While playing poker, he also secured himself a PhD in Computer Science, a handy scientific background that later allowed him to develop Full Tilt Poker. Ferguson has fetched himself quite a few distinctions and securing himself $1.5 million during the 2000 WSOP Main Event.
He also got in hot water with the judiciary for his participation in Full Tilt Poker and allegedly being involved in a case of fraud, but to this, Ferguson had vehemently denied. He eventually settled the case.
Jerry Yang is another poker player that has been a big name in the Golden State. He managed to succeed a victory at the WSOP Main Event, amassing over $8 million in fresh earnings and has since left the scene, playing poker recreationally, or making a modest appearance at some low-profile tournaments, mostly close to home.
California has other top-earners when it comes to poker, but not quite the Jerry Yangs or Chris Fergusons. Here’re top 5 players in terms of life-time earnings:
- David Pham – $3.39m
- C. Tran – $2.98m
- Nam Le – $.2.74m
- Eric Hershner – $2.71m
- Men Nguyen – $2.62m
The list goes on and California has had its share of notable poker professionals. Legalizing the online industry would of course give players more teeth to participate in bigger events as well. Mind that this statistic is based on legally-held events around the United States and not on any offshore proceedings that players might have generated.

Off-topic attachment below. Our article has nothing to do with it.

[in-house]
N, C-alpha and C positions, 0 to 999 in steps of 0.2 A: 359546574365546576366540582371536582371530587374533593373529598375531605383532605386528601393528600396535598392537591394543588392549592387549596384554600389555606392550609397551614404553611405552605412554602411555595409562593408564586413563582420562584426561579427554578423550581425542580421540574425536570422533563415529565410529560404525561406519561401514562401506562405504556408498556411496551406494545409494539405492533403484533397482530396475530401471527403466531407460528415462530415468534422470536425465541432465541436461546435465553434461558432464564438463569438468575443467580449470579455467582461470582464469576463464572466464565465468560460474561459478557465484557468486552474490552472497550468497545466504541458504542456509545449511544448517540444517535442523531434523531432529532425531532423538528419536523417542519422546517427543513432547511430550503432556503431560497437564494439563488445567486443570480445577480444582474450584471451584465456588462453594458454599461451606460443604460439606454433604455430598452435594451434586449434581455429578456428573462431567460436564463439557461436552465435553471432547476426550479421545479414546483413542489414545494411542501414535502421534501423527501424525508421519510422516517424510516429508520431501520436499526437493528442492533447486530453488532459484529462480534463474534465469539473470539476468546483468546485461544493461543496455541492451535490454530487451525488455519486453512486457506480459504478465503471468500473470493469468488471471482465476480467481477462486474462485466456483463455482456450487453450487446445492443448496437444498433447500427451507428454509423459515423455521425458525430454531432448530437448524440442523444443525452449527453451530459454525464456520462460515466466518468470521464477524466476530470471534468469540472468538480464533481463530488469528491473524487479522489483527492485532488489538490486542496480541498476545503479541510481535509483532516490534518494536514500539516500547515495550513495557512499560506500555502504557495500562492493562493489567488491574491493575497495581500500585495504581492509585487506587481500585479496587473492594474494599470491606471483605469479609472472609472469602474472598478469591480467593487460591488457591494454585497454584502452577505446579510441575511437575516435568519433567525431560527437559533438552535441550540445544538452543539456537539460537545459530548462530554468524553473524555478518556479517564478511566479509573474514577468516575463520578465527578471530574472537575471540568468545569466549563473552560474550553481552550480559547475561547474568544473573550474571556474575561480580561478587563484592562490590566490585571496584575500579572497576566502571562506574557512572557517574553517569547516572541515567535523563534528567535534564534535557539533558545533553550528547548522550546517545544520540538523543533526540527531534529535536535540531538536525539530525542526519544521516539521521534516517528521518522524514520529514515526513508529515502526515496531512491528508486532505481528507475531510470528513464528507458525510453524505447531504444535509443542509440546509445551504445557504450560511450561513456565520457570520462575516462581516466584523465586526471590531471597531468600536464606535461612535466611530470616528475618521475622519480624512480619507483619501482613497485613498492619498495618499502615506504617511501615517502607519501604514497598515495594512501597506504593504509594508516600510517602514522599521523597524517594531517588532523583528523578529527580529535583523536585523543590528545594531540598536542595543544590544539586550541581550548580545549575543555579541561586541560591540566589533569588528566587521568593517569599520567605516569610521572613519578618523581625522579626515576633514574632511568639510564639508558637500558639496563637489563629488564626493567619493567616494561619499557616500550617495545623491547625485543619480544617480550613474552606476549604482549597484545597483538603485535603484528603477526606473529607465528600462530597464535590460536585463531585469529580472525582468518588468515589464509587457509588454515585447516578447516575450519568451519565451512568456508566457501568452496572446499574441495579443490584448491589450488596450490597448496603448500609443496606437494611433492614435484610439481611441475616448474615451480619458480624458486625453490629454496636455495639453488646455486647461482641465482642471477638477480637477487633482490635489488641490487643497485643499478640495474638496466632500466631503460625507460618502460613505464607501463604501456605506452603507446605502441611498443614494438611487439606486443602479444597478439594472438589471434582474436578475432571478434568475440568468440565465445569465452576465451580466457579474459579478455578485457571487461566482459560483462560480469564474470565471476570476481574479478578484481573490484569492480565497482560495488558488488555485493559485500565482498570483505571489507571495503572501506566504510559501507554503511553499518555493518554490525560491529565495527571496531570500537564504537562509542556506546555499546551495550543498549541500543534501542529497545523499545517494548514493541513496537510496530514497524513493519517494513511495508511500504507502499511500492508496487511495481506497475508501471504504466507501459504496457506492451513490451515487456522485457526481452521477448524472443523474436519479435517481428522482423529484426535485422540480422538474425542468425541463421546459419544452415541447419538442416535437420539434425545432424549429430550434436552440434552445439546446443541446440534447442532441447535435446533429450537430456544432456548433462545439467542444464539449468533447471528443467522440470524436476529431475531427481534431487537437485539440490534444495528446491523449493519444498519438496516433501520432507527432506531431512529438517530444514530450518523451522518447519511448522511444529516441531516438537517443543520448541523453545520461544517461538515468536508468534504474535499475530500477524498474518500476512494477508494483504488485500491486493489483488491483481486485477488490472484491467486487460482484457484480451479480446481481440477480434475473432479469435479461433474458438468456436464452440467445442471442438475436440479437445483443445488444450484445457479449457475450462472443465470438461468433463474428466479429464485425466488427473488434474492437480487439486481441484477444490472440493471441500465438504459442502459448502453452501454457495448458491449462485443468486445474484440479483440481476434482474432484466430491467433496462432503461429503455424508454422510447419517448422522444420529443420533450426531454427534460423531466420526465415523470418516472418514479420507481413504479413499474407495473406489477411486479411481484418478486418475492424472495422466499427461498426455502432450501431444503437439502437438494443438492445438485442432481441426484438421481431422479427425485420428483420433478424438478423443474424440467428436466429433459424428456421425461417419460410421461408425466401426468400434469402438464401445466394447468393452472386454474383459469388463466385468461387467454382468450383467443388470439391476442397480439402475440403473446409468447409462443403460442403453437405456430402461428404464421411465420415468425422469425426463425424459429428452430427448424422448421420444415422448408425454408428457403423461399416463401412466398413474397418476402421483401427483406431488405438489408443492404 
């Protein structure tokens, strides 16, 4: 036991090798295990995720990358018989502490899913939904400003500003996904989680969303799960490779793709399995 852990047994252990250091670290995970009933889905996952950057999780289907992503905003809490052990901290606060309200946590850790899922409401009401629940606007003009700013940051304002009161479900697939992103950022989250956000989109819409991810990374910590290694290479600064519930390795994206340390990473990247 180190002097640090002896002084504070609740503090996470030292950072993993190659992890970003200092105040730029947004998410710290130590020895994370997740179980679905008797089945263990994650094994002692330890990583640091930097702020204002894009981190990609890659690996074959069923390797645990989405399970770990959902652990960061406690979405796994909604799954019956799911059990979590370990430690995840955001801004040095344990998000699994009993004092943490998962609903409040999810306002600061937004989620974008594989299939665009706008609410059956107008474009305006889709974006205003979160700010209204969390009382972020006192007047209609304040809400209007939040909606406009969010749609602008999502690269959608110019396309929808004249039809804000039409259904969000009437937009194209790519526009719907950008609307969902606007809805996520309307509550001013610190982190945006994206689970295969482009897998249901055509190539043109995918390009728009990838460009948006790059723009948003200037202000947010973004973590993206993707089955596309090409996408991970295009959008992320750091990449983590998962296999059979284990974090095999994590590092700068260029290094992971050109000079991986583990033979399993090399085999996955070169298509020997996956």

The California Gambling Control Commission
California Gambling Control Commission (CGCC) is the official gambling commission of the state of California, whose purpose is to “foster honest, competitive gambling in California that is free of criminal and corruptive elements.”
“We at the California Gambling Control Commission want everyone who gambles – to do so responsibly. When you borrow money to play and spend above your budget using money allocated for other purposes, it can ultimately lead to more significant problems for you and your family.”
They are responsible for setting policy, stabling regulations, making determinations of suitability for gaming employees and other individuals and entities, issuing licenses, acting as the administrator of gaming revenues deposited into the Indian Gaming Special Distribution Fund (SDF) and the trustee over the revenues deposited into the Indian Gaming revenue Sharing Trust Fund (RSTF), and administering the provisions of the Gambling Control Act and the Tribal-state Gaming Compacts (Compacts).